He is the most unlikely priest of high art from Bihar to have earned a name for himself in the world of contemporary Art. Subodh Gupta (born in 1964) is a Bihari artist based in New Delhi. He was born in Khagaul,land famous for ancient mathematician Aryabhatta in Patna. He studied at the College of Art, Patna in 1983 – 1988, before moving to New Delhi where he currently lives and works.
Gupta is a passionate Bihari, he was one of the first prominent Bihari to auction his work for Bihar flood relief. Even today Gupta stands out for his native Bihari simplicity and original ideas. He recently appeared on CNN and his interview gives great insight about how he is inspired by his growing up years in Bihar and impact of cultural milieu on his work.
Gupta is best known for incorporating everyday objects that are ubiquitous throughout India, such as the steel tiffin boxes used by millions to carry their lunch as well as thali pans, bicycles, and milk pails. From such ordinary items the artist produces sculptures that reflect on the economic transformation of his homeland and which relate to Gupta’s own life and memories.
As Gupta says: ‘All these things were part of the way I grew up. They are used in the rituals and ceremonies that were part of my childhood. Indians either remember them from their youth, or they want to remember them. And: ‘I am the idol thief. I steal from the drama of Hindu life. And from the kitchen – these pots, they are like stolen gods, smuggled out of the country. Hindu kitchens are as important as prayer rooms.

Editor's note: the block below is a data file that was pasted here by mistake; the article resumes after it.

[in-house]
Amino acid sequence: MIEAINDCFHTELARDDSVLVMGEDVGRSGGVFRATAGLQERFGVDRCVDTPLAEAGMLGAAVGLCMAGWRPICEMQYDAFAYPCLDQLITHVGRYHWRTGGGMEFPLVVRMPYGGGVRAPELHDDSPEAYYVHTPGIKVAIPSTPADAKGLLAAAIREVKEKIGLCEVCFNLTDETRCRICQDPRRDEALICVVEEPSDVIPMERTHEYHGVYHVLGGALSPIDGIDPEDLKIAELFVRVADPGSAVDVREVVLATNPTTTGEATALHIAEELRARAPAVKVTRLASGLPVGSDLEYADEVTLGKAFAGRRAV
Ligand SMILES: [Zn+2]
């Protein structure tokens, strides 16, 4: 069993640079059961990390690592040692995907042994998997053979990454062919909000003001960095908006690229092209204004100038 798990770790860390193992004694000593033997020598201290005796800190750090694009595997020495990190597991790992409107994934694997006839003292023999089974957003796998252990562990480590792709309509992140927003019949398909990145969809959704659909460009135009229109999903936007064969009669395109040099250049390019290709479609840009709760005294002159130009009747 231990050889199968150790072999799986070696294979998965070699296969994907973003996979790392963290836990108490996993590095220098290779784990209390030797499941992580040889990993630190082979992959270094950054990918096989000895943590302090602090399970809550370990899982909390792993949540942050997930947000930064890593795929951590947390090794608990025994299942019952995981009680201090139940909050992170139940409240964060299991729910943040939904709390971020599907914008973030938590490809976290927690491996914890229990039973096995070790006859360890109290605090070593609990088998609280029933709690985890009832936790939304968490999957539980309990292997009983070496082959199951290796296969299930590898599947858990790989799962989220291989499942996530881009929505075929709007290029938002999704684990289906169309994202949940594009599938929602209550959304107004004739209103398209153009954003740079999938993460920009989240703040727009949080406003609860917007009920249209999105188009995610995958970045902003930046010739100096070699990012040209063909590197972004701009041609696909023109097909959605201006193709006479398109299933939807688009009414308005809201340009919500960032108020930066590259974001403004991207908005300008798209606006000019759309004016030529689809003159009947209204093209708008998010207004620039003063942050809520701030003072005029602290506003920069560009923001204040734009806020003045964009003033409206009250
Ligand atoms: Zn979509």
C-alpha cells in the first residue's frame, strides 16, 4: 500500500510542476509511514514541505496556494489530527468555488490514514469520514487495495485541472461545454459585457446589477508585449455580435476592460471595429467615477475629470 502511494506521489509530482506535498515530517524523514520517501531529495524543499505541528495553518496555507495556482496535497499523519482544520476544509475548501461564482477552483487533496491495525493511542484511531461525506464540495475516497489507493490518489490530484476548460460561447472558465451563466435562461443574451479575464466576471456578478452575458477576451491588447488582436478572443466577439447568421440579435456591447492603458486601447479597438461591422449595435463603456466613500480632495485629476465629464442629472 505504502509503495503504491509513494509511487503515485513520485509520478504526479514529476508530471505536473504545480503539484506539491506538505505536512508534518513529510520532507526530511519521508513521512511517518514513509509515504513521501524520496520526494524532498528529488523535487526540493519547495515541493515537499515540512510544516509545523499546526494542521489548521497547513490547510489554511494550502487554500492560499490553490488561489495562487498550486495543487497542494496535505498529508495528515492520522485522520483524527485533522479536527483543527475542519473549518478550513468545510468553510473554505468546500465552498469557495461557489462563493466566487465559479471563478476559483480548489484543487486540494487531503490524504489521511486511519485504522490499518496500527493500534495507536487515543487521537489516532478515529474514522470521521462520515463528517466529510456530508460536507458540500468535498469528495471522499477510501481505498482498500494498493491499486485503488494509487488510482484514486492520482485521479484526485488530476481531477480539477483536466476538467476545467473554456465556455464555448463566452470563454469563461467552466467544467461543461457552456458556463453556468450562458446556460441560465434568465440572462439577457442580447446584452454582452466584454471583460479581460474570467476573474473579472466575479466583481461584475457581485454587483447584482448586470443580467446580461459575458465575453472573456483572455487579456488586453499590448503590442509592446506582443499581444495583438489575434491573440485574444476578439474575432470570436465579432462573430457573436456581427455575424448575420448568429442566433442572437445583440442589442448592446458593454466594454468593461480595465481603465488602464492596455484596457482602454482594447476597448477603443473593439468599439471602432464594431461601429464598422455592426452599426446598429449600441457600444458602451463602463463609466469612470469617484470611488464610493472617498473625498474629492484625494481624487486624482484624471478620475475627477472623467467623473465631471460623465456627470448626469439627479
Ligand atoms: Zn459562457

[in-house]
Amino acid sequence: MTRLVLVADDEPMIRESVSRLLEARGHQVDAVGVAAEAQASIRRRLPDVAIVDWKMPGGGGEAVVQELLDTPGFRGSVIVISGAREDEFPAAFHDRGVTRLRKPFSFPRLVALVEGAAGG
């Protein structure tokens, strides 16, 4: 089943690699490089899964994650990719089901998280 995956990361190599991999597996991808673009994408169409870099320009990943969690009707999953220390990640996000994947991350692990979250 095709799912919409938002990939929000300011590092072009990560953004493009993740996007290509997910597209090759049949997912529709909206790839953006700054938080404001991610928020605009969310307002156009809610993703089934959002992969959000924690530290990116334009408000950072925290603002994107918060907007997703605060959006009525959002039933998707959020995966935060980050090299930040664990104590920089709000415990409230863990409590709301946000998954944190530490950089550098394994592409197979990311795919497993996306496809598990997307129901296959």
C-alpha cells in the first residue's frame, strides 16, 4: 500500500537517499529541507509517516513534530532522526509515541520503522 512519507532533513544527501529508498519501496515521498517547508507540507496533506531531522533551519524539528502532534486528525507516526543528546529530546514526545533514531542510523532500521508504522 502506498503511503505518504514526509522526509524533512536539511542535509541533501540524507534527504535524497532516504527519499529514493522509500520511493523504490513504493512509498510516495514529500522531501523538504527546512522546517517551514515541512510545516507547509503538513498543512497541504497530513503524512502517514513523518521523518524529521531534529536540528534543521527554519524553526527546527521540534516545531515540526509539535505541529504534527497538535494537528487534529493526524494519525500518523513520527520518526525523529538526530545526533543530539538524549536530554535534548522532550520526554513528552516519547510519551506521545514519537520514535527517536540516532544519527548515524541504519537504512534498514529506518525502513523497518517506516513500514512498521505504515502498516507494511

Gupta transforms the icons of Indian everyday life into artworks that are readable globally. He is among a generation of young Indian artists whose commentary tells of a country on the move, fuelled by boiling economic growth and a more materialistic mindset. Gupta’s strategy of appropriating everyday objects and turning them into artworks that dissolve their former meaning and function brings him close to artists like Duchamp; The Guardian called him ‘the Damien Hirst of Delhi. He succeeds in finding an art language that references India and at the same time can be appreciated for its aesthetic throughout world; as Gupta says: ‘Art language is the same all over the world. Which allows me to be anywhere.
Gupta is among few Indian artists who have made meteoric rise during the past few years. One of his paintings sold at a whopping Rs 4.28 crore at a recent art auction at Gurgaon, where bidders from 32 countries competed with one another for 100-odd works of art by Indian contemporaries.